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Garbage collection

 
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When // doStuff is reached,

I guess 3 objects are eligible for Garbage collection..C1,C2,C3...am i correct?? correct me if i'm wrong ??
 
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Can you explain why you think that there are 3 object eligible for garbage collection?

Hint: What do you think c2 refers to when you reach the line with // doStuff?
 
archu sweet
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c2=null
 
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I don't think so . GC influence efficiency, you just hava 3 objects. GC will no be started.
when you set a object to null, you just tell GC that it can be recovered . but you don't know when the GC will start.it's uncertain.
Generally speaking,when you memory is not enough,GC will start.
you can difine a method like finalize() to monitor the GC.
 
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Yunnan Zhou wrote:GC will no be started.



As you mention in the rest of your quote...you have no way of knowing that GC hasn't started... I also don't think he's literally wondering if it's been GC'd just if it can be....(could be wrong here).
 
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Yunnan Zhou wrote:...when you set a object to null, you just tell GC that it can be recovered . but you don't know when the GC will start.it's uncertain.
Generally speaking,when you memory is not enough,GC will start...


Yes, correct. This kind of questions are more of SCJP question types which ask the *eligibility* for GC incase it's started by the JVM...
 
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When // doStuff is reached, I think things will be seen in this way:

At line#10: c3 = null. So there is no object present to be marked for GC.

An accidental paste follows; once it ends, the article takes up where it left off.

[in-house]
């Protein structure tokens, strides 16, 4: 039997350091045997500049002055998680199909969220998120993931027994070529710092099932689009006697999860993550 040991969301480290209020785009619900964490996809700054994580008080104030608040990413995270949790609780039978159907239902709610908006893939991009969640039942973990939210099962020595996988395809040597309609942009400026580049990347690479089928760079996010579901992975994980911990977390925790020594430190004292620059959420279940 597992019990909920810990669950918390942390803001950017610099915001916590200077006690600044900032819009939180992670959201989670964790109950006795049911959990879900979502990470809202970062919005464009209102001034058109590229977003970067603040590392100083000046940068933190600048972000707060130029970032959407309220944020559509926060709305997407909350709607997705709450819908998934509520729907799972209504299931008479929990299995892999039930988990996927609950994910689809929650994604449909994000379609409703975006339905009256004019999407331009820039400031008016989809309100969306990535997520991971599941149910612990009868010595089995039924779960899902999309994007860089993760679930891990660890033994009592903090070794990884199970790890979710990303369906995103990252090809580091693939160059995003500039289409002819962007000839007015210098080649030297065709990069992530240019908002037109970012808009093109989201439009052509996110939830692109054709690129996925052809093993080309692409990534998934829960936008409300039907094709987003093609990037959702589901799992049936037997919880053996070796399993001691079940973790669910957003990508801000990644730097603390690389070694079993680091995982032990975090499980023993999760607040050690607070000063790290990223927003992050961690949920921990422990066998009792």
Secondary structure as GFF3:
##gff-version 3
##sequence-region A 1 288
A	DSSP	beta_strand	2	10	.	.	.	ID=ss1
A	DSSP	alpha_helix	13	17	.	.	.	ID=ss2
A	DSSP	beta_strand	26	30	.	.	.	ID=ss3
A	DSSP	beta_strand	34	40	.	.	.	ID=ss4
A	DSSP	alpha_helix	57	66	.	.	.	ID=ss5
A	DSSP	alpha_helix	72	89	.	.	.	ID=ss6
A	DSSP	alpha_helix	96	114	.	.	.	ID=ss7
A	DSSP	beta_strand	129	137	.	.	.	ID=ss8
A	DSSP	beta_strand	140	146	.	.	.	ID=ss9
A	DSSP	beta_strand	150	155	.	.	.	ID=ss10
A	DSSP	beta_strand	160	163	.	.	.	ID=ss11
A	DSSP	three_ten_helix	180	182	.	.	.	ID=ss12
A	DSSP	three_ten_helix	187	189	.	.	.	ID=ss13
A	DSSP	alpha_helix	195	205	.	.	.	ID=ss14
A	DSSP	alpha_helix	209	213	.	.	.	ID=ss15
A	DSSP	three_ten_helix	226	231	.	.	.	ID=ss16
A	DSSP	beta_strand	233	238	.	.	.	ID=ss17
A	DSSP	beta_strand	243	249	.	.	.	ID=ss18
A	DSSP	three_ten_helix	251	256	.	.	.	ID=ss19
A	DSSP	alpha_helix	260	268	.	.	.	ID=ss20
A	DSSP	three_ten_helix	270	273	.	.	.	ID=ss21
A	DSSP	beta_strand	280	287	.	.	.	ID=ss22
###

At line#11: c1 = null. That means the remote control(reference) c1 is not pointing to any object and hence the object created at line#8 can be marked for GC.

At line#9: The remote control(reference) c2 is still controlling the object. So there is no point marking this object for GC.

This is from my understanding. So if you find any mistake in my answer, please help. Thanks
 
Jared Malcolm
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Peeyush Bhadola wrote:At line#10: c3 = null. So there is no object present to be marked for GC.



I think you may misunderstand GC....if an object no longer has a reference pointing to it...that's the point at which it is ELIGIBLE to become GC'd (i.e. object = null == ready to be garbage collected). An object = null is still consuming memory until the GC runs....this is due to the fact that the Object still exists it just no longer has a pointer to it to be able to be accessed!

As for the solution...just run it and find out!

 
Peeyush Bhadola
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Jared Malcolm wrote:I think you may misunderstand GC.


Hi Jared thanks for the explanation but I think you misunderstood me. What I was saying is,
At line#10, c1.go(c2) returns null and that means reference c3 has nothing to point. Therefore I wrote

Peeyush Bhadola wrote:At line#10: c3 = null. So there is no object present to be marked for GC.


Also, I am very much aware of the fact what you have mentioned:

Jared Malcolm wrote:if an object no longer has a reference pointing to it...that's the point at which it is ELIGIBLE to become GC'd


... and that is why i wrote :

Peeyush Bhadola wrote:At line#11: c1 = null. That means the remote control(reference) c1 is not pointing to any object and hence the object created at line#8 can be marked for GC.


And in case of reference c2, it is still pointing the object present in memory. So it can't be marked for GC.
 
Jesper de Jong
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archu sweet wrote:c2=null


Where do you think c2 is set to null?
 
archu sweet
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@ jesper:

CardBoard c3 = c1.go(c2); i when this line is compiled go function is invoked which sets c2's value to null in go function...am i correct??
 
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archu sweet wrote:. . . ..am i correct??

No.

Java™ is entirely pass-by-value; it is not possible for the method to alter the value of c2. There is lots more discussion in this thread.
 
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